Every investor in AppFolio, Inc. (NASDAQ:APPF) should be aware of the most powerful shareholder groups. Institutions often own shares in more established companies, while it's not unusual to see insiders own a fair bit of smaller companies. Warren Buffett said that he likes 'a business with enduring competitive advantages that is run by able and owner-oriented people'. So it's nice to see some insider ownership, because it may suggest that management is owner-oriented.
AppFolio is a pretty big company. It has a market capitalization of US$3.2b. Normally institutions would own a significant portion of a company this size. In the chart below below, we can see that institutions are noticeable on the share registry. Let's take a closer look to see what the different types of shareholder can tell us about APPF.
What Does The Institutional Ownership Tell Us About AppFolio?
Institutional investors commonly compare their own returns to the returns of a commonly followed index. So they generally do consider buying larger companies that are included in the relevant benchmark index.
AppFolio already has institutions on the share registry. Indeed, they own 37% of the company. This suggests some credibility amongst professional investors. But we can't rely on that fact alone, since institutions make bad investments sometimes, just like everyone does. When multiple institutions own a stock, there's always a risk that they are in a 'crowded trade'. When such a trade goes wrong, multiple parties may compete to sell stock fast. This risk is higher in a company without a history of growth. You can see AppFolio's historic earnings and revenue, below, but keep in mind there's always more to the story.
AppFolio is not owned by hedge funds. There are a reasonable number of analysts covering the stock, so it might be useful to find out their aggregate view on the future.
Insider Ownership Of AppFolio
The definition of company insiders can be subjective, and does vary between jurisdictions. Our data reflects individual insiders, capturing board members at the very least. The company management answer to the board; and the latter should represent the interests of shareholders. Notably, sometimes top-level managers are on the board, themselves.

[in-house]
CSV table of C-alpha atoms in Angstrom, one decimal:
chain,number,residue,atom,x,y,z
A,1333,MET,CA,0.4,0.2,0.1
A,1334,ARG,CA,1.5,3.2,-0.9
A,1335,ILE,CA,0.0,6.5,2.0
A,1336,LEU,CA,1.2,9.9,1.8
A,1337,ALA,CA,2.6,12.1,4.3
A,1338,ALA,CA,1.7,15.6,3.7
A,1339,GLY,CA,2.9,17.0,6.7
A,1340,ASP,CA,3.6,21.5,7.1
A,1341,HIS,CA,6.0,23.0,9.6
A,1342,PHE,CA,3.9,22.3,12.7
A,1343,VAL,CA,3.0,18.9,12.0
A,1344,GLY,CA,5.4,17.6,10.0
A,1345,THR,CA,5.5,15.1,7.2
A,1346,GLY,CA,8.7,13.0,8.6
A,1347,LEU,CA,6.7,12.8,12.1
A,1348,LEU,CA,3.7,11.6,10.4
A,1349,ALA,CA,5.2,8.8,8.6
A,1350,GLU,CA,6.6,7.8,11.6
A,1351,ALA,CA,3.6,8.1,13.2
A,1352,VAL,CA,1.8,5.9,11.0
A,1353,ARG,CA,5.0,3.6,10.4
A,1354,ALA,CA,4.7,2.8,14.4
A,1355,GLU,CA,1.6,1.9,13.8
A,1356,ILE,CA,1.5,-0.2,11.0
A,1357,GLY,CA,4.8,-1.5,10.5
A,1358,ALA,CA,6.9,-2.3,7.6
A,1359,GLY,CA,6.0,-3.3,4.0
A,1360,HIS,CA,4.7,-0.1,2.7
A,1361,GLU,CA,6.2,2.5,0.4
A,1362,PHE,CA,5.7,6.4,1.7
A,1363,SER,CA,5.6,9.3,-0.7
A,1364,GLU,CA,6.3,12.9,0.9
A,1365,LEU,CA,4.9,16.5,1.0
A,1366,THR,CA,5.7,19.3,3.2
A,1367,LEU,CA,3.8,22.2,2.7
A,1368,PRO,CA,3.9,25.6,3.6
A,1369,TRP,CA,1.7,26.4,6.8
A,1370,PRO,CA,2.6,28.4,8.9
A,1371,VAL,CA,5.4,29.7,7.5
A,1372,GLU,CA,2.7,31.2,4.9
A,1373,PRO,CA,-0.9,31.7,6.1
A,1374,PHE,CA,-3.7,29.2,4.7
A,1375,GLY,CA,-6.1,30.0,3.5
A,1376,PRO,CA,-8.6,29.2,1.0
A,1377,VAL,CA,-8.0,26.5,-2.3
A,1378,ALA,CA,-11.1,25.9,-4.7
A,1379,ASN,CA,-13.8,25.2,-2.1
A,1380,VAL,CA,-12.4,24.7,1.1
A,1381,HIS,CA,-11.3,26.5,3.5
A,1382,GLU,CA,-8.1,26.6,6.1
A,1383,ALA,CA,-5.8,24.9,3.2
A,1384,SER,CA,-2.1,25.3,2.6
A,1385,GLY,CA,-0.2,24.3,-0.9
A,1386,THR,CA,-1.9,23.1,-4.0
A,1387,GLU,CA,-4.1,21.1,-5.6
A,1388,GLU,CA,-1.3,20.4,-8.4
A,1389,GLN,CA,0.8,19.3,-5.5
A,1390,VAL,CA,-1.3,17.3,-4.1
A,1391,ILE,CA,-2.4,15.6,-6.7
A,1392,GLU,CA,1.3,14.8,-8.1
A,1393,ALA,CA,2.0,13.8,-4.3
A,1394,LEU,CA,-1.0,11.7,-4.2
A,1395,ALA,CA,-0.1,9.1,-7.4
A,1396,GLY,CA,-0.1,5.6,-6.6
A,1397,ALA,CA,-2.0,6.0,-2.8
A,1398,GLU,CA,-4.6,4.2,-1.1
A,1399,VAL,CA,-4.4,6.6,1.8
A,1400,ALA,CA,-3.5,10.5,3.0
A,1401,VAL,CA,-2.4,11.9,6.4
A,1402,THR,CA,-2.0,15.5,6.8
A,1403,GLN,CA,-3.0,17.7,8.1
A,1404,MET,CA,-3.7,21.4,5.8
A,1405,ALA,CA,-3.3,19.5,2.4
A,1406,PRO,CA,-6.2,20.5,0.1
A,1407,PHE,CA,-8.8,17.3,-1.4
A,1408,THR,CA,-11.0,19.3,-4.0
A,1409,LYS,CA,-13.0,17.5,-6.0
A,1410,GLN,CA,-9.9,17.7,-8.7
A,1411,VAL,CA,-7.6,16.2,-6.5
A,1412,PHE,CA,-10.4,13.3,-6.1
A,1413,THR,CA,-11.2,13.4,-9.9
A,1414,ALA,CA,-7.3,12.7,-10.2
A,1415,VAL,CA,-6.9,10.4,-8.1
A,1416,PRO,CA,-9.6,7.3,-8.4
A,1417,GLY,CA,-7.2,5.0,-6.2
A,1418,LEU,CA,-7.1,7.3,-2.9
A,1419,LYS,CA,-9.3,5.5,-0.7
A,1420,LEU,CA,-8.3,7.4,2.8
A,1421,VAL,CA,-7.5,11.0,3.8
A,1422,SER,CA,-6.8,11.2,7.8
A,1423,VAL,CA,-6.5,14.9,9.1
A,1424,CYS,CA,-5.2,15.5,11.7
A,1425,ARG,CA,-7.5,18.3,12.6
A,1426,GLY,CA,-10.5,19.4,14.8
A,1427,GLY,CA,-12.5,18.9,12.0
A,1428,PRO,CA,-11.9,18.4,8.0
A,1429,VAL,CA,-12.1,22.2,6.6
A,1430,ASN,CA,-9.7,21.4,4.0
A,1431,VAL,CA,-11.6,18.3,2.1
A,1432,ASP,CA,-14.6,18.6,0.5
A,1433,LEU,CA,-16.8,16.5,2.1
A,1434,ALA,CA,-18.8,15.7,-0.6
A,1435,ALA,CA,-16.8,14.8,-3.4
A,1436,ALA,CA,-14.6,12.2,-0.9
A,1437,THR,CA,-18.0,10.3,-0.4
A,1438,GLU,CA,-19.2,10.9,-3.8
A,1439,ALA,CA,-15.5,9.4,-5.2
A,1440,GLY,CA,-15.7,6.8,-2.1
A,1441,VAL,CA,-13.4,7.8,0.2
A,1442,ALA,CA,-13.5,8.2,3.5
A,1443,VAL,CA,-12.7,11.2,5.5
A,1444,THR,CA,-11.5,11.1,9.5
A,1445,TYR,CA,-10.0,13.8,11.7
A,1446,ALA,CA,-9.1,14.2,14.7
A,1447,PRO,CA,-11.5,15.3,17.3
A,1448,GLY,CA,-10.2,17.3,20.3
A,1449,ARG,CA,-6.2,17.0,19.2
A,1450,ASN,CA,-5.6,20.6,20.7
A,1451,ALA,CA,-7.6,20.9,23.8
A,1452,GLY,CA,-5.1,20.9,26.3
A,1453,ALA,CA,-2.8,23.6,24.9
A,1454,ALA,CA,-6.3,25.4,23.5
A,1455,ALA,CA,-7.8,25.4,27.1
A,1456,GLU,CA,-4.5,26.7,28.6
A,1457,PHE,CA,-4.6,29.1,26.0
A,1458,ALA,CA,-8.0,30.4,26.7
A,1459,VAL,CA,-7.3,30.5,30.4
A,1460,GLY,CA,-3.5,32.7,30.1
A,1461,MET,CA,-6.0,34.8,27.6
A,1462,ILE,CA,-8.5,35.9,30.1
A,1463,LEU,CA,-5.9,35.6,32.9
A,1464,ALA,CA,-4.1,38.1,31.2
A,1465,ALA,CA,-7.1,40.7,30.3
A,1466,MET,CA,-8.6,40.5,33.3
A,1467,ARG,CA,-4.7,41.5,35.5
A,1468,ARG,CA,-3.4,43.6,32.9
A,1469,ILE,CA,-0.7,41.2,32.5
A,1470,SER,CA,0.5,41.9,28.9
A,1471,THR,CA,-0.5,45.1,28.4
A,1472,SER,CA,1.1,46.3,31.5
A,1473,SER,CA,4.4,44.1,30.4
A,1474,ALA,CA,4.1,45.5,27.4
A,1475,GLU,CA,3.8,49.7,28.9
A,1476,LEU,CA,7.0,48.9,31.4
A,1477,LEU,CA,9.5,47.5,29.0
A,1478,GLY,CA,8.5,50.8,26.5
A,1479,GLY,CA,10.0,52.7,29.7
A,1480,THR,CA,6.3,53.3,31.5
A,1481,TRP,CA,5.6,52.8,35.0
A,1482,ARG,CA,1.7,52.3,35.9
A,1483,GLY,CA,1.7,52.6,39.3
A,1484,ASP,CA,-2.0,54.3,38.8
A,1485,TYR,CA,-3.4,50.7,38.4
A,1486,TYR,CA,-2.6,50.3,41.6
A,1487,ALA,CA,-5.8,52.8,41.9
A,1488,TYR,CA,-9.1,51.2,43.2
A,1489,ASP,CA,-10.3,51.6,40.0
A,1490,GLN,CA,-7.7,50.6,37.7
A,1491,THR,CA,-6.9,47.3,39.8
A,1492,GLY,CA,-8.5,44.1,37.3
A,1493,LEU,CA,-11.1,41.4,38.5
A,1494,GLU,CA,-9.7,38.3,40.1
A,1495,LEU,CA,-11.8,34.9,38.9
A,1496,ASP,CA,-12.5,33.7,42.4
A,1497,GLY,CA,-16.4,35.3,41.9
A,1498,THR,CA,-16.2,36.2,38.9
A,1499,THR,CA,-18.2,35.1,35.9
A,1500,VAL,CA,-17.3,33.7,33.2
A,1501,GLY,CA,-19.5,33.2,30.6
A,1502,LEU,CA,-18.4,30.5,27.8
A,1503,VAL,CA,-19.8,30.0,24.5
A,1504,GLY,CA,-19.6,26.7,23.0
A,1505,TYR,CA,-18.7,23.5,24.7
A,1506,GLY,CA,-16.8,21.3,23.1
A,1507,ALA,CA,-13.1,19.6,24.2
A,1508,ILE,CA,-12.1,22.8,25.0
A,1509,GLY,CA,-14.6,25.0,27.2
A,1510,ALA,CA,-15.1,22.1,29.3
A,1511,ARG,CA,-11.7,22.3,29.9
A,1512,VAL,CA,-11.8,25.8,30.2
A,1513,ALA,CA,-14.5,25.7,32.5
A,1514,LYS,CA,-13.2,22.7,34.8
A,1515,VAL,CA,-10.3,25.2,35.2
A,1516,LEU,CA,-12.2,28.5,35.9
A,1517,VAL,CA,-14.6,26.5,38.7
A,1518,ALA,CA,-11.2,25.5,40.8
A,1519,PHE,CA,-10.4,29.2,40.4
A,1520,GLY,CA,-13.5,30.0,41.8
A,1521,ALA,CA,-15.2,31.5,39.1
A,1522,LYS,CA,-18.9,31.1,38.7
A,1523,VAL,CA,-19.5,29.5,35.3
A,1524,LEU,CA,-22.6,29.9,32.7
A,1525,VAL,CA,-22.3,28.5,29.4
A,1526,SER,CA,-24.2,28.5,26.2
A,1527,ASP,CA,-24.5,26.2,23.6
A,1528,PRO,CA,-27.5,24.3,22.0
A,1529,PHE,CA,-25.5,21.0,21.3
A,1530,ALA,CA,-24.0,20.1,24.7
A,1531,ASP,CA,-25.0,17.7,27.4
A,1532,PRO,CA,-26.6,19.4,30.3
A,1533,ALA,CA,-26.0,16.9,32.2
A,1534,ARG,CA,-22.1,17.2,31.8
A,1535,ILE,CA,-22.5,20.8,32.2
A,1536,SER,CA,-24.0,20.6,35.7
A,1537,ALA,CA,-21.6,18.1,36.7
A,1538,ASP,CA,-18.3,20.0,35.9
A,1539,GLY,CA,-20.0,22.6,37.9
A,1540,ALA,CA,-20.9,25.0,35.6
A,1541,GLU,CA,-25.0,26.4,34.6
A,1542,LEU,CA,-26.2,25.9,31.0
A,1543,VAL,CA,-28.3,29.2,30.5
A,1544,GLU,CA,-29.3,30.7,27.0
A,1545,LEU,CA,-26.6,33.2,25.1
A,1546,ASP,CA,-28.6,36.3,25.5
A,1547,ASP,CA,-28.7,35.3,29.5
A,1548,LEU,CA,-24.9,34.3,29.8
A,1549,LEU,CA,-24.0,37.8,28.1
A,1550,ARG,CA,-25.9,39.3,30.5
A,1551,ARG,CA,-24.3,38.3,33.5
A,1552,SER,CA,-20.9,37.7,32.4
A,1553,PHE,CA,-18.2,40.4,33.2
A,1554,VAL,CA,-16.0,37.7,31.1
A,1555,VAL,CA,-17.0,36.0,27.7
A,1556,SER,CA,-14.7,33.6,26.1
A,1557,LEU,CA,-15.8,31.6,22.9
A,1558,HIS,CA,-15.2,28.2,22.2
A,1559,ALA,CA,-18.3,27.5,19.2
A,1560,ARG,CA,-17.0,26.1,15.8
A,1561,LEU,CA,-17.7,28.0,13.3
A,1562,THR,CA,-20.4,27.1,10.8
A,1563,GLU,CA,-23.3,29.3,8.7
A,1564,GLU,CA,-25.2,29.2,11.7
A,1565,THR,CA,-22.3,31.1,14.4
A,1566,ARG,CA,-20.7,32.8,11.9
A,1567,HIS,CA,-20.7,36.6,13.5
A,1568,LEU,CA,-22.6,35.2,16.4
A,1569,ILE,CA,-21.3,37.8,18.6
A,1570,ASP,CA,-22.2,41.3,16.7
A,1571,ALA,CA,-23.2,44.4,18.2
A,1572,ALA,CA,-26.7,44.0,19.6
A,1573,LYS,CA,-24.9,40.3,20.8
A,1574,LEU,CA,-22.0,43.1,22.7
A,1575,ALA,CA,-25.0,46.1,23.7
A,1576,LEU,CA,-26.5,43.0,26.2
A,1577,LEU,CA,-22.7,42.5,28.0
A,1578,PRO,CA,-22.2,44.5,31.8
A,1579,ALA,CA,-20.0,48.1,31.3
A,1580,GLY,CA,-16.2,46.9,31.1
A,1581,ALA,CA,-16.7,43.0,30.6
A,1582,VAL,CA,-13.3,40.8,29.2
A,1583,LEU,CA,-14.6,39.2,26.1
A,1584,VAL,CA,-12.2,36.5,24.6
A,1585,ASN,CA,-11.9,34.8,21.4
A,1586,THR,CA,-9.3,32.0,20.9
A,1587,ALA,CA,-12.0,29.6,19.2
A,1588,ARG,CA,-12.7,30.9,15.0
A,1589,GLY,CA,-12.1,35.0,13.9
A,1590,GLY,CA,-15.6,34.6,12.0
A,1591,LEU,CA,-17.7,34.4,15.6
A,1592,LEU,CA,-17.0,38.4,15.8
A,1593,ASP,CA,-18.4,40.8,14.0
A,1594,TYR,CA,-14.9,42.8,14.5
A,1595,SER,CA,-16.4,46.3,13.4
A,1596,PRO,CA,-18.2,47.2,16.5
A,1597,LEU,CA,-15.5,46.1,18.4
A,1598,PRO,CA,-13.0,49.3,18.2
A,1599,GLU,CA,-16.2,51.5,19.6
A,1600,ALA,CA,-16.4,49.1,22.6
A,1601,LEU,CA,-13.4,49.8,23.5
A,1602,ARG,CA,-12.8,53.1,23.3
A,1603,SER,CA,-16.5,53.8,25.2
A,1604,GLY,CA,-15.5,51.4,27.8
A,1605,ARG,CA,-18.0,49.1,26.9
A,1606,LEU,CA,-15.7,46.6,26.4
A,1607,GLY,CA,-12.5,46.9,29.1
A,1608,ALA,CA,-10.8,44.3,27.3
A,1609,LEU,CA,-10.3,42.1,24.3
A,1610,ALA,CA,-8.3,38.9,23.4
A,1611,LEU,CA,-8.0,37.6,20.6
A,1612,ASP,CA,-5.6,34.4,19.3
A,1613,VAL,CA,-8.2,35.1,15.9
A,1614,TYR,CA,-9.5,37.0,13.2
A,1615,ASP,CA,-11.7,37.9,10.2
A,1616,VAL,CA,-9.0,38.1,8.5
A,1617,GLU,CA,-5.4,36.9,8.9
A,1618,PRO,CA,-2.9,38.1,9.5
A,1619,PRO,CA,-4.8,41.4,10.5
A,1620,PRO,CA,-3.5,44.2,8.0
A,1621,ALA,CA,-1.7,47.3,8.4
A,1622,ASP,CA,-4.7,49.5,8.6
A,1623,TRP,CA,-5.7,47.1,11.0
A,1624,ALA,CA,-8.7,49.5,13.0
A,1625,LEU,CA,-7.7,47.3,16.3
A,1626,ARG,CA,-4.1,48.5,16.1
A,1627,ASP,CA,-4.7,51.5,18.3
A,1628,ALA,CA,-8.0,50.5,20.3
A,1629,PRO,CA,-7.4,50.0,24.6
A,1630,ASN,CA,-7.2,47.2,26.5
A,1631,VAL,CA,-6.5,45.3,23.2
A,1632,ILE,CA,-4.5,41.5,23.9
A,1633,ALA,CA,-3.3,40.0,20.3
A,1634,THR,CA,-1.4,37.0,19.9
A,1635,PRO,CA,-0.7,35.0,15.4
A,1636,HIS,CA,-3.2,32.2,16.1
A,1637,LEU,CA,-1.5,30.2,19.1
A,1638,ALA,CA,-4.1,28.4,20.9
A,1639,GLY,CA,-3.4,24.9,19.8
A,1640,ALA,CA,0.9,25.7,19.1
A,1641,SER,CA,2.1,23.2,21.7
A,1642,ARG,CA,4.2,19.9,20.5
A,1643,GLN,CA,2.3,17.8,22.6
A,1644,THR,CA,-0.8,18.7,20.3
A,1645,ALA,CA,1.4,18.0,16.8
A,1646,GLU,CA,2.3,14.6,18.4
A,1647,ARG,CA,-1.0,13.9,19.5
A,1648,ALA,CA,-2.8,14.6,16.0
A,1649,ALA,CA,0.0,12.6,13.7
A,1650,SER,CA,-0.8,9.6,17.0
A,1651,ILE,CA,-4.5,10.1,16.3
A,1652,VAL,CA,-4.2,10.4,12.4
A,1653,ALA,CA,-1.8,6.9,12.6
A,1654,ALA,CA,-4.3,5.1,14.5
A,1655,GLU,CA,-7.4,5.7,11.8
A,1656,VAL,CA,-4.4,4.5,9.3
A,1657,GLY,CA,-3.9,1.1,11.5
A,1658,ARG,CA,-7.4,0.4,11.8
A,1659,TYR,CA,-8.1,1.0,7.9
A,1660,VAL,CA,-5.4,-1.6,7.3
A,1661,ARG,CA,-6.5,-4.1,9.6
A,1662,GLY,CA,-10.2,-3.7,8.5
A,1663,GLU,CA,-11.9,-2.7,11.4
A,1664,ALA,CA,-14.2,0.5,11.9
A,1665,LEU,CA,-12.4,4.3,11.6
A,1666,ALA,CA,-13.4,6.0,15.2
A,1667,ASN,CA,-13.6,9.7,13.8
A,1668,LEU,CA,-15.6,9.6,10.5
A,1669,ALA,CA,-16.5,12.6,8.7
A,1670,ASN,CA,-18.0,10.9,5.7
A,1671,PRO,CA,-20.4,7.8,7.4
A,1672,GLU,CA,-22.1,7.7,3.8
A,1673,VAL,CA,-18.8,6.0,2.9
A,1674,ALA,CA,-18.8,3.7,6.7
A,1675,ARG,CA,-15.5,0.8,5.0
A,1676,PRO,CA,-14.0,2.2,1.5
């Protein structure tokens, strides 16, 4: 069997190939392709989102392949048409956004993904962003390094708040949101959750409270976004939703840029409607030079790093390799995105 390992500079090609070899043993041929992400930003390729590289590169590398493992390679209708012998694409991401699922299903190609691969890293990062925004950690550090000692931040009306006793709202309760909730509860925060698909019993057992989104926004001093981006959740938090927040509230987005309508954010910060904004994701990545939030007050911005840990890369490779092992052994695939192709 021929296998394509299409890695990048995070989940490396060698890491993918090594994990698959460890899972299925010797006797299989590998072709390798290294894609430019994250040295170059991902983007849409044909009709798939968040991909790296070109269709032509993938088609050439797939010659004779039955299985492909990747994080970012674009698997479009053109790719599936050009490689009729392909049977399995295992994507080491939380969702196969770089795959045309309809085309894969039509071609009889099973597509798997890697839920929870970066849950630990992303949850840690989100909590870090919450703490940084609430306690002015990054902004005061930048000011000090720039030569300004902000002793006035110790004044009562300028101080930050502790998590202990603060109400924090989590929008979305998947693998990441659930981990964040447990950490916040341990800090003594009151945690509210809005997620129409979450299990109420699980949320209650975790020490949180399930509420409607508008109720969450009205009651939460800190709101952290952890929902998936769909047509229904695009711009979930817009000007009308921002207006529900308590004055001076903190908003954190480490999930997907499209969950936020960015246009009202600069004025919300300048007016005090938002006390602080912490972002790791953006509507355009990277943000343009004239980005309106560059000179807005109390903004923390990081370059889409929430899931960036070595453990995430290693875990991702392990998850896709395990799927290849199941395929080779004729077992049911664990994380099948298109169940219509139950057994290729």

Insider ownership is positive when it signals leadership are thinking like the true owners of the company. However, high insider ownership can also give immense power to a small group within the company. This can be negative in some circumstances.
Our most recent data indicates that insiders own a reasonable proportion of AppFolio, Inc.. It is very interesting to see that insiders have a meaningful US$1.2b stake in this US$3.2b business. Most would be pleased to see the board is investing alongside them. You may wish to access this free chart showing recent trading by insiders.
General Public Ownership
The general public holds a 12% stake in APPF. While this group can't necessarily call the shots, it can certainly have a real influence on how the company is run.
Private Equity Ownership
With an ownership of 14%, private equity firms are in a position to play a role in shaping corporate strategy with a focus on value creation. Sometimes we see private equity stick around for the long term, but generally speaking they have a shorter investment horizon and -- as the name suggests -- don't invest in public companies much. After some time they may look to sell and redeploy capital elsewhere.
It's always worth thinking about the different groups who own shares in a company. But to understand AppFolio better, we need to consider many other factors.
I like to dive deeper into how a company has performed in the past. You can find historic revenue and earnings in this detailed graph.
If you would prefer discover what analysts are predicting in terms of future growth, do not miss this free report on analyst forecasts.
NB: Figures in this article are calculated using data from the last twelve months, which refer to the 12-month period ending on the last date of the month the financial statement is dated. This may not be consistent with full year annual report figures.
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